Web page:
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How to Milk a Goat so that you Both enjoy the Process!

How to milk a goat without tears! Here are some simple techniques to successful goat milking that can easily be learned.

I have been asked many times how you get milk from barn to table. It's pretty easy, and it's a learning experience.

Milking Goats and What is Important to Me

1) I want a goat I don't have to chase down and catch 2 times a day. You have to milk every 12 hours, you may as well be spending that time with an animal you like.

If they are spooky and kick the bucket over all the time or hate to get on the stand, you will not milk them long. Stress is not good for you or the goat. Make it fun for both of you.

2) The goat needs to have teats a size that fits my hands. Too small and it takes hours, too large and you damage the teat. Make sure you are a fit.

3) Not all goats milk tastes the same. Ask to try some of the milk before you buy the goat.

How to Milk a Goat

Get a Good Stanchion

These basic things done, you need to get ready to milk. Have a stanchion that is comfortable for you to sit at. If you have a bad back or knees and you have to go down to low or twist; it's miserable.

I have one high enough for my knees go under the stand so I don't have to twist my back and can face the goat. Hours of milking are not painful for me that way.

Keeping your Goats Happy

The goat needs enough feed in the stand so they will be happy and calm. I mix some grain, (not to much corn) in with some chaffhaye) so they can eat longer.

Goats tend to wolf down food, a rock in the feed pan will also slow them down. On average 1lb of feed = one gallon of milk, but you need to challenge feed them. Every individual is different.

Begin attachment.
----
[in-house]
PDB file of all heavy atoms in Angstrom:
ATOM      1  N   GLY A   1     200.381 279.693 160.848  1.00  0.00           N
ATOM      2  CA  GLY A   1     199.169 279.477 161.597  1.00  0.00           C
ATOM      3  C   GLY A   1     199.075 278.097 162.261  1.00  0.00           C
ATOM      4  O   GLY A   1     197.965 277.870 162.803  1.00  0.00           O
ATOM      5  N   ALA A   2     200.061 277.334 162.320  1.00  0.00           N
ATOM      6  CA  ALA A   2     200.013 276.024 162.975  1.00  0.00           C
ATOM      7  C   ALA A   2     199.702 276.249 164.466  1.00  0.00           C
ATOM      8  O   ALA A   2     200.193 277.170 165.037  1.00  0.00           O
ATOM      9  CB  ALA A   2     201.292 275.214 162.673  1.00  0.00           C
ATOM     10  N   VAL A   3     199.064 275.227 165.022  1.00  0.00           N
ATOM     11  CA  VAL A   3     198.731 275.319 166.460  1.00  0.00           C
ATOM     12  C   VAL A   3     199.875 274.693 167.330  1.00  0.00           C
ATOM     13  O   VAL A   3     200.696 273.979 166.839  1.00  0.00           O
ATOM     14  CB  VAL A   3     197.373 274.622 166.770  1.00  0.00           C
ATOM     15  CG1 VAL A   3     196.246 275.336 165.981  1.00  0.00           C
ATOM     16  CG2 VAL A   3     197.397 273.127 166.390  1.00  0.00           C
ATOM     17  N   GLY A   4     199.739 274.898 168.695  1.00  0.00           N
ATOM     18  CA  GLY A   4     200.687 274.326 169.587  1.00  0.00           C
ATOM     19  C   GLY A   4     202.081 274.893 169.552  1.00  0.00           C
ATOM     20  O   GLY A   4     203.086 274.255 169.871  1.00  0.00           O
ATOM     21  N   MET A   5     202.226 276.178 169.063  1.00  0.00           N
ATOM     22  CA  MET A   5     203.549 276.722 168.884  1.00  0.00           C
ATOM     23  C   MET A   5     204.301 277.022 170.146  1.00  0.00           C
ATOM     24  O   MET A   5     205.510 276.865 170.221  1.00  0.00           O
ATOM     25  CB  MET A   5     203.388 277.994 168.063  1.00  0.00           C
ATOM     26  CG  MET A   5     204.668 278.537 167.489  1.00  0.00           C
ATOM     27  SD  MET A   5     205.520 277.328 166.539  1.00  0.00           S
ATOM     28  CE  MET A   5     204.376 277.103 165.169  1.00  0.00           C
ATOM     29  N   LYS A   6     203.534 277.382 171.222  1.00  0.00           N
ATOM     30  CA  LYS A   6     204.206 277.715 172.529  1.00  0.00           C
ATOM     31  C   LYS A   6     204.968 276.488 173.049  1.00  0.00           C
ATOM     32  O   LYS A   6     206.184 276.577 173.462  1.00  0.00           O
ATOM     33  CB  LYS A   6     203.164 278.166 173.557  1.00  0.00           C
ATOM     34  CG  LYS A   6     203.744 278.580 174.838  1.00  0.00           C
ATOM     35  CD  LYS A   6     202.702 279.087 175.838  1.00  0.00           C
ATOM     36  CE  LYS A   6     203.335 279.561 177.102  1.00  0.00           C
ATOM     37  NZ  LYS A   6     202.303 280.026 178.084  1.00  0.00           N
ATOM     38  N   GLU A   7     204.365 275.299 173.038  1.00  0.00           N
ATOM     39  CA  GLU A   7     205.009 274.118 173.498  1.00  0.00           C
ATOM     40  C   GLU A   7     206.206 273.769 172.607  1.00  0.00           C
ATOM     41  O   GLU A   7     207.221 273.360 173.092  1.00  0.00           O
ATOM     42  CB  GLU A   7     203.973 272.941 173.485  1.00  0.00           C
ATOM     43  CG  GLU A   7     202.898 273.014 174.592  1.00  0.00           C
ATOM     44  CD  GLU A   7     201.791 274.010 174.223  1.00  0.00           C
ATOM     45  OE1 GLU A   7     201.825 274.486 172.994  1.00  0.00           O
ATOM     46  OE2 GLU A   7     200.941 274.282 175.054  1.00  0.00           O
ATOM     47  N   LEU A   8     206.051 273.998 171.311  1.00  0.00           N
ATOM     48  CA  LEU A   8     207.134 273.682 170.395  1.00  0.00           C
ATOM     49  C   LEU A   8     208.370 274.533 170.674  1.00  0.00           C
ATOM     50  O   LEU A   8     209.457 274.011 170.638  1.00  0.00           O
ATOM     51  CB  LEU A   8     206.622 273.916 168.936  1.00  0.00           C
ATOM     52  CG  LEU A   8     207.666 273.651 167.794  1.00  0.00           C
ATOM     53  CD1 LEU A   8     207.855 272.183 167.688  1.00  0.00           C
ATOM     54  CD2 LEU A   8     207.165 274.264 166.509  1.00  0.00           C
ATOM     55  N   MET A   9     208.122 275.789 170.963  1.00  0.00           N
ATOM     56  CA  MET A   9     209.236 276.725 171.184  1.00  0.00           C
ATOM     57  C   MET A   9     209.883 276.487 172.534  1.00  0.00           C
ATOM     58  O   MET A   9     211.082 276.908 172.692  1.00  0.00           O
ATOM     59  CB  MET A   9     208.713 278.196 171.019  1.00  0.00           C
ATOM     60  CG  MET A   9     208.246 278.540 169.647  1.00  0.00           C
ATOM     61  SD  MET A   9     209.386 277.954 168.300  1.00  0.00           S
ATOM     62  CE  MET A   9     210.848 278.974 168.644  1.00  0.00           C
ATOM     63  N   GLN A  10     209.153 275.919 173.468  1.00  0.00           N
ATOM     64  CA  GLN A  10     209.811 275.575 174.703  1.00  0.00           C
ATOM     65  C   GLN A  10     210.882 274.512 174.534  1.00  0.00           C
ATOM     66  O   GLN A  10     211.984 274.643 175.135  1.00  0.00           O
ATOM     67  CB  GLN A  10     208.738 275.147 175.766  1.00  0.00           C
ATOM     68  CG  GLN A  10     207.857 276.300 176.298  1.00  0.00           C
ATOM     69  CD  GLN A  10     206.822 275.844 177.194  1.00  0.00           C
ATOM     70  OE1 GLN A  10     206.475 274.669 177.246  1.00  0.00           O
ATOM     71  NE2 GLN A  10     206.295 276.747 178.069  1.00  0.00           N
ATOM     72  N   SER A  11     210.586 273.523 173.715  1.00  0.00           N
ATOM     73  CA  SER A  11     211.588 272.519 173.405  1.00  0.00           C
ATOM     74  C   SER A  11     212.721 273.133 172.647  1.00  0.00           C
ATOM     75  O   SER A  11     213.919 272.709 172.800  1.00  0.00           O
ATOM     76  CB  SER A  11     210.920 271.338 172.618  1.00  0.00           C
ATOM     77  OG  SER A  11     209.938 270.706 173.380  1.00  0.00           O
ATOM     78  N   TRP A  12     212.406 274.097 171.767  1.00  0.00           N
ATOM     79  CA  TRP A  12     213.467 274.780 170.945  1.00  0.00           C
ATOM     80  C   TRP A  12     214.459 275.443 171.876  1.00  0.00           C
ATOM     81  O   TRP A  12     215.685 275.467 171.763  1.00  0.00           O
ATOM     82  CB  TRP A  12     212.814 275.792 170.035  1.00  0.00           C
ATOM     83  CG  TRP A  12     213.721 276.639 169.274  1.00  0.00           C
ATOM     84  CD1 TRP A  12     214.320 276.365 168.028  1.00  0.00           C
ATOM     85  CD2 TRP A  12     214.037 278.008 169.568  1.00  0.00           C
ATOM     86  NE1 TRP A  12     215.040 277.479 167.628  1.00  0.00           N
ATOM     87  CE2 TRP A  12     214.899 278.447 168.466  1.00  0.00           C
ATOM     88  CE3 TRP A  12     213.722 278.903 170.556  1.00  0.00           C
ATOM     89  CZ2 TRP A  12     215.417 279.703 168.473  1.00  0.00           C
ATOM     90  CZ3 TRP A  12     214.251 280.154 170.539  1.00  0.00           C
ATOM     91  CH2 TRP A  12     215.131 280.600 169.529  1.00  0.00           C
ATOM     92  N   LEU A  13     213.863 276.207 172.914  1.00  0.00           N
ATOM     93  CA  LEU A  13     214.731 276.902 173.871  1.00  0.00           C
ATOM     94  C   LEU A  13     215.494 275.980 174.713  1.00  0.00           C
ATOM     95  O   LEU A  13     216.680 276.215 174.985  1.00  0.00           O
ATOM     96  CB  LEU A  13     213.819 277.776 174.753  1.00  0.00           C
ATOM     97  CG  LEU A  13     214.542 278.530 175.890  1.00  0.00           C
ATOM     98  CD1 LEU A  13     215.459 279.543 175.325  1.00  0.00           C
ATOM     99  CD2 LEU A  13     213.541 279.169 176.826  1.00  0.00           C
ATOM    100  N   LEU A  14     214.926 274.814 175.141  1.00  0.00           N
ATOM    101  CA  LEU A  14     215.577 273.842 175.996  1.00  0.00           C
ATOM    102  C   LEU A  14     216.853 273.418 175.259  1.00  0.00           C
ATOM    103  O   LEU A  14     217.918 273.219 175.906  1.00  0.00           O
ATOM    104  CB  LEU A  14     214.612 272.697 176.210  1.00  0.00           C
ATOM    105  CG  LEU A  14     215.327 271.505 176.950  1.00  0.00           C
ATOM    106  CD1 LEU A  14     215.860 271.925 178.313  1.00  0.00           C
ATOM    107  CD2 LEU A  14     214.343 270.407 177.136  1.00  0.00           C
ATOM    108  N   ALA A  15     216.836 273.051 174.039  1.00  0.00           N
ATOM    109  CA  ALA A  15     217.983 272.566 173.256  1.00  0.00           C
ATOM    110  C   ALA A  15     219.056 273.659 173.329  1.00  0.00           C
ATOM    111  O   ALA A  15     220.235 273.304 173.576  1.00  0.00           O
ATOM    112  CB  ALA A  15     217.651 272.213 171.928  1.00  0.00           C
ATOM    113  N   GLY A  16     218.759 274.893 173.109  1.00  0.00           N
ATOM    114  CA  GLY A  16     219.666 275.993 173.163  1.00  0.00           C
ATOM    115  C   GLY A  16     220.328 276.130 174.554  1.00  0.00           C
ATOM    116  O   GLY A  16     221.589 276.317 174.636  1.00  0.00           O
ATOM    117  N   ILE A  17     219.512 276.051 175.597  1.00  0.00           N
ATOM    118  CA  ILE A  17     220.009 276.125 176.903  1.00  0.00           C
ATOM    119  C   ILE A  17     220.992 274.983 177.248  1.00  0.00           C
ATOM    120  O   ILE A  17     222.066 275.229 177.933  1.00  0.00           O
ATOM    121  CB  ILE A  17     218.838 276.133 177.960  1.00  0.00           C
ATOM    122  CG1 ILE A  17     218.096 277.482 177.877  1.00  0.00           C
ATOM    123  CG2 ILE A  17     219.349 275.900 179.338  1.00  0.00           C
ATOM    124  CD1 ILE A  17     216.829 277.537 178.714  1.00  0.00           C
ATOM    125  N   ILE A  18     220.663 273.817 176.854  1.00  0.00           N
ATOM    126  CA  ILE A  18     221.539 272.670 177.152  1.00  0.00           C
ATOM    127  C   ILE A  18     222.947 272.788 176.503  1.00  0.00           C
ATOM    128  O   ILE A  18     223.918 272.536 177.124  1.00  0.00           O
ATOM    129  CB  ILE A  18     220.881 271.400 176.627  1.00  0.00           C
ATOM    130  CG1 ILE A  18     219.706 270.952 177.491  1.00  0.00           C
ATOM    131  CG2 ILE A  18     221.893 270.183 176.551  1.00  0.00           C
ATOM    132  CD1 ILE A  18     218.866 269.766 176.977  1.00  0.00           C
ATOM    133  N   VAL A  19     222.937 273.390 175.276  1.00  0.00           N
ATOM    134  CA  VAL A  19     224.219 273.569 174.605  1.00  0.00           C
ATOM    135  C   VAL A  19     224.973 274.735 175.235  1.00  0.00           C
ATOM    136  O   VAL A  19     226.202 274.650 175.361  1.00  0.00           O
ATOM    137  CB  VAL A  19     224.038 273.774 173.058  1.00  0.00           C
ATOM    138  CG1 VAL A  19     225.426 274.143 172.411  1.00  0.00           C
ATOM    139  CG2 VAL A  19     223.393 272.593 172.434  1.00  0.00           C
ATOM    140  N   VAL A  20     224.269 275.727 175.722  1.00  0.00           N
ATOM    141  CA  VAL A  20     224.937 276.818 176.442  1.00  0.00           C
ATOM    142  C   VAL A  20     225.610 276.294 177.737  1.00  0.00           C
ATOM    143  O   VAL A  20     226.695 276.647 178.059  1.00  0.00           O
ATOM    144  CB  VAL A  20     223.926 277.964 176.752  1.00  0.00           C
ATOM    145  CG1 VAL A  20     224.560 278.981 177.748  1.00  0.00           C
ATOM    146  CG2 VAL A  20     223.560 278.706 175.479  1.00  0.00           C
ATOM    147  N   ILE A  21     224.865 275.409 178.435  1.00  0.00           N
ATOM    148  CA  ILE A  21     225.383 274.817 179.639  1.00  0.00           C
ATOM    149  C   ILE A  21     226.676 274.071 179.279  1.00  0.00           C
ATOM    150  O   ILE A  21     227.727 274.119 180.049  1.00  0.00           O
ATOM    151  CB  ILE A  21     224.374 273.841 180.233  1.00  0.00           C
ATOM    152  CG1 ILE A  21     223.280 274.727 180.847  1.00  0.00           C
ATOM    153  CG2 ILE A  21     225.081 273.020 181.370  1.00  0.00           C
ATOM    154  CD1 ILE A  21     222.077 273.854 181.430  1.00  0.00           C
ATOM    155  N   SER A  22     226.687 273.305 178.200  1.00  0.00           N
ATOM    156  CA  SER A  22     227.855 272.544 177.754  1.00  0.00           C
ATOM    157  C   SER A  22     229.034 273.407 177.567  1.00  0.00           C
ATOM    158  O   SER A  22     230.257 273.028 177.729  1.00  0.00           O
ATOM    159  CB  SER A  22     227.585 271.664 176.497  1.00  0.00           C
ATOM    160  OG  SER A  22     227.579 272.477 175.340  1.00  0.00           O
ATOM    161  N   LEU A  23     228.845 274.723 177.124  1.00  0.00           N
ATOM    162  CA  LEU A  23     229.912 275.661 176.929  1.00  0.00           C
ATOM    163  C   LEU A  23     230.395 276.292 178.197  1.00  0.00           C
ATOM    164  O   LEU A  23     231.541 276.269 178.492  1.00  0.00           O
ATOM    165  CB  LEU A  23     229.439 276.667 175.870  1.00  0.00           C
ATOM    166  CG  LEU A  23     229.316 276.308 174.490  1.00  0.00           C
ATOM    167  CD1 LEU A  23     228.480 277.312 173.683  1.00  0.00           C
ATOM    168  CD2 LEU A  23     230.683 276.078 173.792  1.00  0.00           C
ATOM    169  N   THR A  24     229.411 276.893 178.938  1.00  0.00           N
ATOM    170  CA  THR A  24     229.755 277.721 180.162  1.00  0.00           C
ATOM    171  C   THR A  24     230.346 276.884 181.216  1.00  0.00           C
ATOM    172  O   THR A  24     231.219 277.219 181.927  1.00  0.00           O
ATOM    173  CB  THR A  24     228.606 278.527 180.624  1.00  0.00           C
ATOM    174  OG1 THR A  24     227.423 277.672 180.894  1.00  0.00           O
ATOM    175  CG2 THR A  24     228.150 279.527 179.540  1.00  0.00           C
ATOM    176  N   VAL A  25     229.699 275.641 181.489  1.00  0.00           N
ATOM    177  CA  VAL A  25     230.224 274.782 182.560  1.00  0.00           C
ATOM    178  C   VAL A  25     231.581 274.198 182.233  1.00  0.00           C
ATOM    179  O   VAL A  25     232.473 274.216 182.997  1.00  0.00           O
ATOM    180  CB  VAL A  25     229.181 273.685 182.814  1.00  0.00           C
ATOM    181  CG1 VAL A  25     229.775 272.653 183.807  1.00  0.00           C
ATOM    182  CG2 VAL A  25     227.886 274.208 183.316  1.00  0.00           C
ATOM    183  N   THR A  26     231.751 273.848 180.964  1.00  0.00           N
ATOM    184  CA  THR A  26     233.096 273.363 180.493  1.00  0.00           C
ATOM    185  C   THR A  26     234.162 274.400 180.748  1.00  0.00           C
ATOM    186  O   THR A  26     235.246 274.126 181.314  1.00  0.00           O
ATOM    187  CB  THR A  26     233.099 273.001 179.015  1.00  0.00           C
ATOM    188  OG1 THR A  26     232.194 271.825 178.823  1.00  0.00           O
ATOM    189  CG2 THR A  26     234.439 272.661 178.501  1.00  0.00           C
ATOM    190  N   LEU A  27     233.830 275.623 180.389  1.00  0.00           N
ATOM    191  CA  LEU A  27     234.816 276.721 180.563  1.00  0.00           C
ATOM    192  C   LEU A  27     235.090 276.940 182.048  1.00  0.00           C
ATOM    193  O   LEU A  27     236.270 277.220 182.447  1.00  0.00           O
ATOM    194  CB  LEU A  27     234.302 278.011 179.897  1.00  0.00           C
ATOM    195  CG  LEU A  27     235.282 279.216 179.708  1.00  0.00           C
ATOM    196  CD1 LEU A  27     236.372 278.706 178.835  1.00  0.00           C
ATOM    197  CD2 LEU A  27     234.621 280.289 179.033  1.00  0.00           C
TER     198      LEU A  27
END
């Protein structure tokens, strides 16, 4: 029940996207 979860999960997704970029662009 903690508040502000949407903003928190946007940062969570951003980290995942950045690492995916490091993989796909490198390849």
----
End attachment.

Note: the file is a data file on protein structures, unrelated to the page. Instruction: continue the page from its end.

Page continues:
The Milking Process

Now to the actual milking. DO NOT PULL THE TEATS! If you have any questions about this, ask your wife. Don't do it! Take your thumb and forefinger and place it at the top of the teat.

Don't get any meat of the udder in there, you will bruise the udder and cause problems. Pinch off the top, and then roll your fingers down, pinch, with thumb and forefinger, then middle finger, ring finger and pinkie, roll them down the teat, do not pull. Pulling only hurts, makes them kick at you and stretches the skin, it does not get the milk out.

Milk Hygiene is Important

If you are milking for the house, or for cheese you need to have your goat brushed first, and then place a cheese cloth or I use a bandana that has been wet and rung out, over the container.

You cannot strain liquid chit, so keep it out of your milk to start with. If you get some dirt on the bandana, take it away, wash it off, ring it out well and start over. Do not keep milking with dirt on the cloth.

Again... you can't strain liquid and that is what that ball of poop or dirt will be if you keep milking on top of it.

Milking for Cheese or Cream

If you are milking for cheese you need to not disturb the milk any more than you have to. Try not to get any foam in the pale. I milk straight into a pitcher allowing the milk to run down the side, like pulling a beer from a tap, rather then having it foam. You don't want to strain it, or upset the milk any more then you have to, so treat this milk differently.

This is the key to good cheese. Sounds silly, but.. it is the key to the cheese.

If you want cream, do the same, do not upset the milk. The cream won't raise as well if you have disturbed it. Place the milk no matter what its use in the fridge, uncovered for 24 hours, let it breath, then cover.

If used for cheese you can use right away. I like to let it set for about an hour however.

One of my milking goats. Curious as ever!

Learn to Enjoy Working with your Goats

Milking goats is easy,  but the one thing that matters most is to enjoy it. If you don't make it enjoyable for you and your goat, you will hate it so much that you won't have goats long. If they hate it, it's a horrible experience.

I can't tell you how much I have hated milking some goats. I will do that for about a week and if things don't change, they are gone. I have also gone out of my way to try and save milkers with poor udders because they were a joy to milk.

In the morning I have a coffee pot out in the barn so I can sit and enjoy the time while they eat and I get that awesome milk for my coffee, something I look forward to.

Yes, I let that foam, it's wonderful that way. In the evening I take that extra time to pack up the barn and make sure in the morning I'm not coming into a mess, which is always stressful for me.

You will find your own routine. Make sure this is a fun and relaxing time for you. Your goats will respond in kind.

By Gypsy, our resident homestead blogger from One Sky Ranch

Gypsy's Wanderings Homestead Blog


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